## DEV Community is a community of 755,328 amazing developers

We're a place where coders share, stay up-to-date and grow their careers. Myoungjin Jeon

Posted on • Updated on

# Weekly Challenge - #079 Task #2 :: Perl

It has been about 10 weeks since I joined perl weekly challenge.
I'm not a professional programmer but I have experience with perl and some C lang. this is basically for perl/raku language but you can solve the many interesting challenges in "Other Language" - which is called "Guest" in their site - and have look into other's code and enjoy the fantastic reviews as well.

I have learnt many things from others, some of them are still in mystery but it was such a great chance~!!

I will be probably too busy to code from next week and probably I cannot participate as I did in past weeks. I'd like to thank you them all and decided to post a blog about it.

so..
This is task #2 solution and there must be a wide range of solution method.
I'm starting from the left hand side data and have a look only right hand side and if there is any bigger (or equal) wall than left one.
I calculated the water capacity at every chance a possible reservoir can hold.

``````...

for ( my \$x = 1; \$x < @T; ) {
if ( \$left <= \$T[\$x] ) { # increasing only: no useful data
( \$start, \$left ) = ( \$x, \$T[\$x] );
++\$x;
}
elsif ( (my \$ri = firstidx { \$_ >= \$left } @T[\$x..\$#T]) >= 0 ) {
my \$abs_ri = \$x+\$ri;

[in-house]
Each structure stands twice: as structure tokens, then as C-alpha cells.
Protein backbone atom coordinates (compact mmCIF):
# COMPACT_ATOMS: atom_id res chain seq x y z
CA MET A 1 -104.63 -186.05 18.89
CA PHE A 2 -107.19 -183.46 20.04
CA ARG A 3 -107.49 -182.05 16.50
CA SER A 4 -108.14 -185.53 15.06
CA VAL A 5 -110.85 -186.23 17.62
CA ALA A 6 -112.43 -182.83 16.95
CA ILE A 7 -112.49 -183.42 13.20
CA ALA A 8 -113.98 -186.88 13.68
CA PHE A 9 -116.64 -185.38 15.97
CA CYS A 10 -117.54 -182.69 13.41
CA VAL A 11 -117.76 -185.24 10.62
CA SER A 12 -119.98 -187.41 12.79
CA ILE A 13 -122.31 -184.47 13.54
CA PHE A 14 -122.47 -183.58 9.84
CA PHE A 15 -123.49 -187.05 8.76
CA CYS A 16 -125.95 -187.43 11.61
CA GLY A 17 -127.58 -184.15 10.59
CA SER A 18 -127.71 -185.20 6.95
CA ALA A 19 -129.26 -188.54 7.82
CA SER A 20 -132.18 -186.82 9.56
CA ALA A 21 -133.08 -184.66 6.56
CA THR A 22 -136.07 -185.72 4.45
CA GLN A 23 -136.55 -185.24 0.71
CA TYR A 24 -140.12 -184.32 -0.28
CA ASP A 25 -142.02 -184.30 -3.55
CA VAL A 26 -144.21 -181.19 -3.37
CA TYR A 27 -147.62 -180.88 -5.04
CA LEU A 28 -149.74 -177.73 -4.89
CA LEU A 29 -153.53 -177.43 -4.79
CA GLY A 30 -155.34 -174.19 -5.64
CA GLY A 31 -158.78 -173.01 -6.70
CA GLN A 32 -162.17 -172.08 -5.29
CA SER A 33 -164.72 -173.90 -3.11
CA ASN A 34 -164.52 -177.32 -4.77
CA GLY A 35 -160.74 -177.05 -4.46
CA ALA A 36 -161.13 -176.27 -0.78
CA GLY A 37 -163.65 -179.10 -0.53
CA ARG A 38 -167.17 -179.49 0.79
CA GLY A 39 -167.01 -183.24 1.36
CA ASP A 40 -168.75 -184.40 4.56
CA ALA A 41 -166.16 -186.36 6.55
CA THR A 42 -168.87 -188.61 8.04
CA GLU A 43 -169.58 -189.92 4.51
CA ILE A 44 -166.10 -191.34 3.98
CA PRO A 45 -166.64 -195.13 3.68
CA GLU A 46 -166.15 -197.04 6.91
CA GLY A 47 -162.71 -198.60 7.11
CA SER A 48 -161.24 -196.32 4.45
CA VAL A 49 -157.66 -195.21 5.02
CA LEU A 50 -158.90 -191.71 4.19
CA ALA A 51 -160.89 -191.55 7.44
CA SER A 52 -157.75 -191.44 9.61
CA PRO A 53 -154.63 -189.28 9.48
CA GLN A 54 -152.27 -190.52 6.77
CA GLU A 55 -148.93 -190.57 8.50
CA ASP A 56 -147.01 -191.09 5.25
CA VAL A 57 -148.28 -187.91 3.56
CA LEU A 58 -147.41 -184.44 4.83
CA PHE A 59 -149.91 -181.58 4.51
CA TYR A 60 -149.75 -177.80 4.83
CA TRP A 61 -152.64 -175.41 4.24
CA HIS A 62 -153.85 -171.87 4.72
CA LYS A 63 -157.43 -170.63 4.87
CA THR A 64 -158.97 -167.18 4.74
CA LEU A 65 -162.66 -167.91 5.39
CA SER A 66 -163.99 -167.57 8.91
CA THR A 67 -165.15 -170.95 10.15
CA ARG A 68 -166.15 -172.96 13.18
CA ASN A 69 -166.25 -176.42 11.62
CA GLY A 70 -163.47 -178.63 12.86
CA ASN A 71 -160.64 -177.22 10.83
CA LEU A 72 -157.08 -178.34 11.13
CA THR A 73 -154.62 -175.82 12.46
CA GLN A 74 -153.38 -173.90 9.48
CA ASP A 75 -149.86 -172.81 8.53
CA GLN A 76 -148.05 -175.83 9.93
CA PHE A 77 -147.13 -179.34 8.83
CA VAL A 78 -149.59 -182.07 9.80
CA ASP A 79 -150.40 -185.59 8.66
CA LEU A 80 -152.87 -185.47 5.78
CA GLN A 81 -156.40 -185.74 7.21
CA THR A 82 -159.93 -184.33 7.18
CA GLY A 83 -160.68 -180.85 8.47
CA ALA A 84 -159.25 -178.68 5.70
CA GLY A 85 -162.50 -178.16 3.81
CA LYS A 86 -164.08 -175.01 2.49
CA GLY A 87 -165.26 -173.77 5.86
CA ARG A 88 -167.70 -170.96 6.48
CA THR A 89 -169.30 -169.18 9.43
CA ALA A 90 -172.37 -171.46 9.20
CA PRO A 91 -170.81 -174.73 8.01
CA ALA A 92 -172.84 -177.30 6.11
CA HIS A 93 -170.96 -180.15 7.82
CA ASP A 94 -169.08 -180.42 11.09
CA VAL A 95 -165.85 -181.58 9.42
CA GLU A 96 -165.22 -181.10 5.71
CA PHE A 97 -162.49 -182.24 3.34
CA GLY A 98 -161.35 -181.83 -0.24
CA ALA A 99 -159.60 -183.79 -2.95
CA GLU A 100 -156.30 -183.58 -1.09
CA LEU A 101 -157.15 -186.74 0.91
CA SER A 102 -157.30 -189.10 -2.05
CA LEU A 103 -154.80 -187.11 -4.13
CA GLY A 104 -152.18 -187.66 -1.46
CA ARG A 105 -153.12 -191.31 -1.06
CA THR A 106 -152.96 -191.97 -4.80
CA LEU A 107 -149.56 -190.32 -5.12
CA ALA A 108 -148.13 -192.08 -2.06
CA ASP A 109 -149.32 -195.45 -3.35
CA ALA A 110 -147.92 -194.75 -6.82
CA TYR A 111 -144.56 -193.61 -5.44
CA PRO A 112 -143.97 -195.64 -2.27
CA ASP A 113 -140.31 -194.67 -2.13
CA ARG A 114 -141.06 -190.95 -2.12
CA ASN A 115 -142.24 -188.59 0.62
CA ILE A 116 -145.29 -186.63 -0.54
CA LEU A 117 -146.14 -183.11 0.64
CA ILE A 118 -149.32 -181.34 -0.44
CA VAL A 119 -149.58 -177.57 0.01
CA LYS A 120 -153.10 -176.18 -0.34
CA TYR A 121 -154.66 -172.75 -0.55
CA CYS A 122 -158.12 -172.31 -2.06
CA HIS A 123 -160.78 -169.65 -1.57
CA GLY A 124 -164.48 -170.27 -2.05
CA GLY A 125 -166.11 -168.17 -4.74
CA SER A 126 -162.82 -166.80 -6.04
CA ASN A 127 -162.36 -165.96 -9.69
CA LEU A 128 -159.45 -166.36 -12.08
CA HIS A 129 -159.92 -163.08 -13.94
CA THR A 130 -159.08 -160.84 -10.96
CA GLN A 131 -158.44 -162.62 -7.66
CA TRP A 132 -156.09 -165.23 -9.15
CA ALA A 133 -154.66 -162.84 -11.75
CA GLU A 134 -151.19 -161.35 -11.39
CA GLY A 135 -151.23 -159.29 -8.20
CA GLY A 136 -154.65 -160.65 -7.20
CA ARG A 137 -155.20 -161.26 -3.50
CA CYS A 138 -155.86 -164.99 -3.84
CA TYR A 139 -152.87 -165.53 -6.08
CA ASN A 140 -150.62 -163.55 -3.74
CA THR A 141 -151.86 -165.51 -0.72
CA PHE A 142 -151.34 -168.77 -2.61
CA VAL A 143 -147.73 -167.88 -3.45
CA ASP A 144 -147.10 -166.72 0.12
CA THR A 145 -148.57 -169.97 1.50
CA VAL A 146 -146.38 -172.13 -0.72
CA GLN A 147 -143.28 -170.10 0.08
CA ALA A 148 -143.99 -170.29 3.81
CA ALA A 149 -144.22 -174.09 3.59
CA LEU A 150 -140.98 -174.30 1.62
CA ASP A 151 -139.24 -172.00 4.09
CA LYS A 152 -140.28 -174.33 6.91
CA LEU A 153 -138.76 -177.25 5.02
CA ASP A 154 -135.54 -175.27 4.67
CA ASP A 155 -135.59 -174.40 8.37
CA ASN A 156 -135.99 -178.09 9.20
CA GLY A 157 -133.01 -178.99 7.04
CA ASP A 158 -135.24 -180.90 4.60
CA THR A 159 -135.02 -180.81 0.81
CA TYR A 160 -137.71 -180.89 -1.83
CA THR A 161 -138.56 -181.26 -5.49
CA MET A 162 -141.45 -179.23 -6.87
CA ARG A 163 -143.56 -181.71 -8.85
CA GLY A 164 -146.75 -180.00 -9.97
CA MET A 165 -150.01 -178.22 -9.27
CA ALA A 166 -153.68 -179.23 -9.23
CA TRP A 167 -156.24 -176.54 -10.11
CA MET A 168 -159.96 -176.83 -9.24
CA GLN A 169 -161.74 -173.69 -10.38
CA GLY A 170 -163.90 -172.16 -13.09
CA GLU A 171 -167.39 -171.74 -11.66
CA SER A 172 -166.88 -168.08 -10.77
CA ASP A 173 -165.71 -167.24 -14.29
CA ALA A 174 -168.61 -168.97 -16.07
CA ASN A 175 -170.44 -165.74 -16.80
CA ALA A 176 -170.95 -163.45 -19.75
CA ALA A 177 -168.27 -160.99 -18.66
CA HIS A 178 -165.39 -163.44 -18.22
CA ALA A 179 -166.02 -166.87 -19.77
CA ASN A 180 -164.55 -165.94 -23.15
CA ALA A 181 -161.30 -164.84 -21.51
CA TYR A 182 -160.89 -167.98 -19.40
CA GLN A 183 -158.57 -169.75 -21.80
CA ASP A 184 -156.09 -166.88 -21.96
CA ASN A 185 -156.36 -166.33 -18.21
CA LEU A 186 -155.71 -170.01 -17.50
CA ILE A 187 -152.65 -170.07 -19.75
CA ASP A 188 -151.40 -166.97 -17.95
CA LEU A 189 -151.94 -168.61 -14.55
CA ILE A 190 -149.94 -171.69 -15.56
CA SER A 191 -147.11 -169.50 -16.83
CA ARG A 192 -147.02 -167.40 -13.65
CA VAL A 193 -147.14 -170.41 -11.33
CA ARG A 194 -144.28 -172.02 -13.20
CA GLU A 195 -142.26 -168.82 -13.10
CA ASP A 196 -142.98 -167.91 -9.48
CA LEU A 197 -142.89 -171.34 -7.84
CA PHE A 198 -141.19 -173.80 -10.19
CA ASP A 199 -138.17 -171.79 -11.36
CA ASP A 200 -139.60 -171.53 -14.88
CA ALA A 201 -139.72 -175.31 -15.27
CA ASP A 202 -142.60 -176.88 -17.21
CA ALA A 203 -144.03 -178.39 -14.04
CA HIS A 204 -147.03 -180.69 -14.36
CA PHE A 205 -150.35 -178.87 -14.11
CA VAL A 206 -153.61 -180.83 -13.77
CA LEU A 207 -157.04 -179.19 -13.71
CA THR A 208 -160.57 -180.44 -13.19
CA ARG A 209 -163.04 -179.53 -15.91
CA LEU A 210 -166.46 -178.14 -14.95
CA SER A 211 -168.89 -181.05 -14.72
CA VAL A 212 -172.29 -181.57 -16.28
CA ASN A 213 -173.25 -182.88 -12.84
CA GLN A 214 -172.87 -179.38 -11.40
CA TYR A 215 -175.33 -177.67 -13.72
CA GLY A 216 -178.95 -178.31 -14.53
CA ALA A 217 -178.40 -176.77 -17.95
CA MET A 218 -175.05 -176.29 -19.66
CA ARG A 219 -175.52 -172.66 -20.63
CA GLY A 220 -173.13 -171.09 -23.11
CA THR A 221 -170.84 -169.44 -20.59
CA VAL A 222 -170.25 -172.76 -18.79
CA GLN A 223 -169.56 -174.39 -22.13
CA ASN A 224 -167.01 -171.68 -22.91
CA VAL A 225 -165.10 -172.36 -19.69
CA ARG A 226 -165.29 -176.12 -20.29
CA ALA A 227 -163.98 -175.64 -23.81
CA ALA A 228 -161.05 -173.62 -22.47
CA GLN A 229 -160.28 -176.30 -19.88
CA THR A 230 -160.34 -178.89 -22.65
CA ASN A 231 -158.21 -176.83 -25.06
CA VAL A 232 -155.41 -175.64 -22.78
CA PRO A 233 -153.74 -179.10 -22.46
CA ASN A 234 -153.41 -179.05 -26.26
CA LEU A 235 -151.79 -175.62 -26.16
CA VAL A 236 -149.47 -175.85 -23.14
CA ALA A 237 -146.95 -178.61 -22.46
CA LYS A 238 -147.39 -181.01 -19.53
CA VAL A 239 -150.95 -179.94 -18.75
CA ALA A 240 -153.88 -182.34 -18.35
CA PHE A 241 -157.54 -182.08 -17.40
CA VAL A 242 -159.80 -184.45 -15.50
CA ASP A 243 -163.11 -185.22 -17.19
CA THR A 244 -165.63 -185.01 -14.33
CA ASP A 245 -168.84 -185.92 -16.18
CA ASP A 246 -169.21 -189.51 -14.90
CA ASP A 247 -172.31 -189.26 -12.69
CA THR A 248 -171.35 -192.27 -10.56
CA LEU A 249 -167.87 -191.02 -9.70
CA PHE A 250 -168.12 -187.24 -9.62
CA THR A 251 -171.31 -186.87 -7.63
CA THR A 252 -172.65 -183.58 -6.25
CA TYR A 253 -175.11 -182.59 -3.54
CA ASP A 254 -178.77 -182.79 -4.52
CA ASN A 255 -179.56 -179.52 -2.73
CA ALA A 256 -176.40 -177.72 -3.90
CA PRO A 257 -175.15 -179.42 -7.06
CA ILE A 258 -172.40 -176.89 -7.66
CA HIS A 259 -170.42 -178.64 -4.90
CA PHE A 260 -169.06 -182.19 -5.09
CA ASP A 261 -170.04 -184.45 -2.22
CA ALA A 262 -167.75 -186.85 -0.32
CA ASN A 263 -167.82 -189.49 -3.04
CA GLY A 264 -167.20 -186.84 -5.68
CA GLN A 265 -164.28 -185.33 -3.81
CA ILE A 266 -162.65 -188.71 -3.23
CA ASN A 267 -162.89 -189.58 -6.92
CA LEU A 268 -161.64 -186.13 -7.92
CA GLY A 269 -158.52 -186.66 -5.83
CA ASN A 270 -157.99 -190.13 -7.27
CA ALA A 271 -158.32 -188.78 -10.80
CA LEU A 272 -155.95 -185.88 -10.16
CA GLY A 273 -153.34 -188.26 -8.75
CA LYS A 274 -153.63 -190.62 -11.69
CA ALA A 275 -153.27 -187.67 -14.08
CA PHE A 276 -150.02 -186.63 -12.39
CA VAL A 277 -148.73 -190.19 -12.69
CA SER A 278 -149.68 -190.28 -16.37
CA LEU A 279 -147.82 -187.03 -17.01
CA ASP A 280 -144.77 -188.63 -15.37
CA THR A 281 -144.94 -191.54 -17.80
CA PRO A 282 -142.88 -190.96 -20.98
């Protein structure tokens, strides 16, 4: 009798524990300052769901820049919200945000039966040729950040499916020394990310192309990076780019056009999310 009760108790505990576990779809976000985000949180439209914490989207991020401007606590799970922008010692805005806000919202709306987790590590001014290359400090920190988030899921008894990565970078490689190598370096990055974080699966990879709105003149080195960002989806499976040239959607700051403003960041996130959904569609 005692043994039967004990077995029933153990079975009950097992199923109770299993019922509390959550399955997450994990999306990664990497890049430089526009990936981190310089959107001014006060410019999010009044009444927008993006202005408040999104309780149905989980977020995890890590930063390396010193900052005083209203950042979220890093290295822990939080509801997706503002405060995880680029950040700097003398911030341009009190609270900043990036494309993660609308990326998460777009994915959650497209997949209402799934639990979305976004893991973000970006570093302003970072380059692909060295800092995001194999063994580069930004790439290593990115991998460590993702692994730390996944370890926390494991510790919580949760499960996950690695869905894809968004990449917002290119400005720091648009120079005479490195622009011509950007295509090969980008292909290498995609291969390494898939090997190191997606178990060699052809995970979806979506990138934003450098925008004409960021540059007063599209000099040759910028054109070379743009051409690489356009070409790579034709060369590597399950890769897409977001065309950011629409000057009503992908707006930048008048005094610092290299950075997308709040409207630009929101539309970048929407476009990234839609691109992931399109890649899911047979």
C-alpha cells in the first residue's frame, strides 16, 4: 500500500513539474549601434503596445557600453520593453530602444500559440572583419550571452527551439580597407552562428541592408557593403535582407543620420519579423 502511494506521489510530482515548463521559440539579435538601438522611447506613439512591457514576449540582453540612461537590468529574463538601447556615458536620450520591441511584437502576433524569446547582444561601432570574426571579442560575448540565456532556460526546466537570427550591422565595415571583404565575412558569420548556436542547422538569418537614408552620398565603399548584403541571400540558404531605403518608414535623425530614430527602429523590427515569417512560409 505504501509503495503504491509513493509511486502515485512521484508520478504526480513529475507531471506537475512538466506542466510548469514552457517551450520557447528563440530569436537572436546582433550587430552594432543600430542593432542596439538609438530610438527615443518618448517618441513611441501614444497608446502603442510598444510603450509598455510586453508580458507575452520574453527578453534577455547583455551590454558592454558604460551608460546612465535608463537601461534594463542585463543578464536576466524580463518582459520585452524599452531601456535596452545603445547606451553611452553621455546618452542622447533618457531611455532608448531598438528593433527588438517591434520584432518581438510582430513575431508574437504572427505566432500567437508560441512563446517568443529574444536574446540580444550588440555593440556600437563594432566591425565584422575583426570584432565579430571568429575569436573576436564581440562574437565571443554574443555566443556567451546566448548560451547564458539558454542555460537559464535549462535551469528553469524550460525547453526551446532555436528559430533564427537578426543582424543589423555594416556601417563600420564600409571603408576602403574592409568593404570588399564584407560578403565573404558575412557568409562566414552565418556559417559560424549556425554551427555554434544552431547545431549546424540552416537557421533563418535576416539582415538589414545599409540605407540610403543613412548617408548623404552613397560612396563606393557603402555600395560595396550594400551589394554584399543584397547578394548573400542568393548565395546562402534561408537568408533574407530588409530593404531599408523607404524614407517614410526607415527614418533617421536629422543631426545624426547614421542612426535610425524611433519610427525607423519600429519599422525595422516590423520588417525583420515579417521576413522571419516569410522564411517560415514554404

my \$water_level = min( \$left, \$T[\$abs_ri] );
for ((\$start+1) .. (\$abs_ri-1)) { # water area only
\$W[\$_] = \$water_level - \$T[\$_]
}

( \$start, \$left ) = ( \$x, \$T[\$abs_ri] );
\$x += \$ri;
}

...
``````

but this approach have a problem at last section. I had to amend it
by finding second tallest wall(which is smaller than left boundary though) and calculate the capacity if I had to.

``````   else { # generally decreasing ...
# find a tallest one as right boundary
my \$tallest = max @T[\$x .. \$#T];
if ( (my \$ri = firstidx { \$_ == \$tallest } @T[\$x..\$#T]) >= 0 ) {
my \$abs_ri = \$x+\$ri;
my \$water_level = min( \$left, \$T[\$abs_ri] );

for ((\$start+1) .. (\$abs_ri-1)) {
\$W[\$_] = \$water_level - \$T[\$_];
}
( \$start, \$left ) = ( \$x, \$T[\$x] );
++\$x;
}
}
...
``````

so if we sum @W array here we can get the total amount of capacity
but this is not only thing we have to do.

we have to print Histogram!! I have some experience with printing on #75 so it wasn't very hard. but the code itself is a bit long
because I'd like to add some unicode character and color.

and this is code if you want to look at

``````sub ssprintf (\$\$) { sprintf "%#\$_s", \$_ }
sub map_ssprintf  { map { sprintf "%#\$_s", \$_ } @_[1..\$#_] }

sub u_(\$) { # unicode
return \$_ unless \$::utf8;
my \$a = shift;
state %u = ( qw{` └
- ─
| │
~ ≈}, '#' => '■' );
\$u{\$a} // \$a
}

sub ch(\$\$;\$) { # unicode with colour
my \$a  = shift;
my \$ww = shift // 2;
my \$colour_str = shift;

if ( \$::colour and defined \$colour_str ) {
\$a eq '#' and \$a = ' '; # distinguish by color
return colored( [ \$colour_str ], ssprintf \$ww, u_\$a );
}
return ssprintf \$ww, u_\$a;
}

sub printTrappedInWater {
my @T = @{\$_}; # territory heights
my @W = @{\$_}; # water capacty

my \$maxh = max @T;                  # max height
my \$ww   = 1 + length \$maxh;        # word width

for my \$y ( reverse 1 .. \$maxh ) {
my \$line = ssprintf \$ww, \$y;
\$line .= u_"|";
for my \$x ( 0.. \$#T ) {
my \$ch;
if ( \$T[\$x] >= \$y ) {
\$ch = ch("#", \$ww, 'black on_yellow' );
}
elsif ( \$W[\$x] > 0 and \$T[\$x]+\$W[\$x] >= \$y ) {
\$ch = ch("~", \$ww, 'black on_cyan');
}
else {
\$ch = ch(" ", \$ww);
}
\$line .= \$ch;
}
say \$line;
}

say ssprintf( \$ww, " " ), u_"`",
map_ssprintf( \$ww, ( (u_("-") x \$ww ) x scalar @T ) );
say ssprintf(\$ww, " "), " ",map_ssprintf( \$ww, @T );
}
``````

so.. how do you think? why don't you join PWC??